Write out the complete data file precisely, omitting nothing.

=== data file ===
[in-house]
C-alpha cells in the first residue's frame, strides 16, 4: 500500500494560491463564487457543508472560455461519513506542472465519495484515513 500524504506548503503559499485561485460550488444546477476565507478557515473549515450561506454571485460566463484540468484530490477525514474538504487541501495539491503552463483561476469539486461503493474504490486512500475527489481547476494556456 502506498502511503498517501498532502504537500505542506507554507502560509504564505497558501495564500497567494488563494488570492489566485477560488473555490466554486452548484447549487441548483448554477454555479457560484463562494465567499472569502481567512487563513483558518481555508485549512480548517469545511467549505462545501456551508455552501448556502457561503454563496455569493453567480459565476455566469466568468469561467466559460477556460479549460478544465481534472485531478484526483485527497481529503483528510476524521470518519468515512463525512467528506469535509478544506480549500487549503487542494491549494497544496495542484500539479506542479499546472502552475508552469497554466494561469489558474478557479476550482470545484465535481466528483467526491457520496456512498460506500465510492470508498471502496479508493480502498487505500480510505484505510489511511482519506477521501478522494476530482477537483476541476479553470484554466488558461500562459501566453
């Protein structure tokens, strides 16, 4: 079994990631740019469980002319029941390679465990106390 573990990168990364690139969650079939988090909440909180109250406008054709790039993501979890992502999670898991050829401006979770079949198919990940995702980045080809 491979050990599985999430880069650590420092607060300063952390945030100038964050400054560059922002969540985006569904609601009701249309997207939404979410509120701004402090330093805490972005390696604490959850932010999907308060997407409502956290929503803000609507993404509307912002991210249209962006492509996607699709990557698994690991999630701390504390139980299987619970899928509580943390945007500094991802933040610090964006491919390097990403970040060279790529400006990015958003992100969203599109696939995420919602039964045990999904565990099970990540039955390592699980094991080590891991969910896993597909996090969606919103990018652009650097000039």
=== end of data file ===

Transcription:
[in-house]
C-alpha cells in the first residue's frame, strides 16, 4: 500500500494560491463564487457543508472560455461519513506542472465519495484515513 500524504506548503503559499485561485460550488444546477476565507478557515473549515450561506454571485460566463484540468484530490477525514474538504487541501495539491503552463483561476469539486461503493474504490486512500475527489481547476494556456 502506498502511503498517501498532502504537500505542506507554507502560509504564505497558501495564500497567494488563494488570492489566485477560488473555490466554486452548484447549487441548483448554477454555479457560484463562494465567499472569502481567512487563513483558518481555508485549512480548517469545511467549505462545501456551508455552501448556502457561503454563496455569493453567480459565476455566469466568468469561467466559460477556460479549460478544465481534472485531478484526483485527497481529503483528510476524521470518519468515512463525512467528506469535509478544506480549500487549503487542494491549494497544496495542484500539479506542479499546472502552475508552469497554466494561469489558474478557479476550482470545484465535481466528483467526491457520496456512498460506500465510492470508498471502496479508493480502498487505500480510505484505510489511511482519506477521501478522494476530482477537483476541476479553470484554466488558461500562459501566453
């Protein structure tokens, strides 16, 4: 079994990631740019469980002319029941390679465990106390 573990990168990364690139969650079939988090909440909180109250406008054709790039993501979890992502999670898991050829401006979770079949198919990940995702980045080809 491979050990599985999430880069650590420092607060300063952390945030100038964050400054560059922002969540985006569904609601009701249309997207939404979410509120701004402090330093805490972005390696604490959850932010999907308060997407409502956290929503803000609507993404509307912002991210249209962006492509996607699709990557698994690991999630701390504390139980299987619970899928509580943390945007500094991802933040610090964006491919390097990403970040060279790529400006990015958003992100969203599109696939995420919602039964045990999904565990099970990540039955390592699980094991080590891991969910896993597909996090969606919103990018652009650097000039």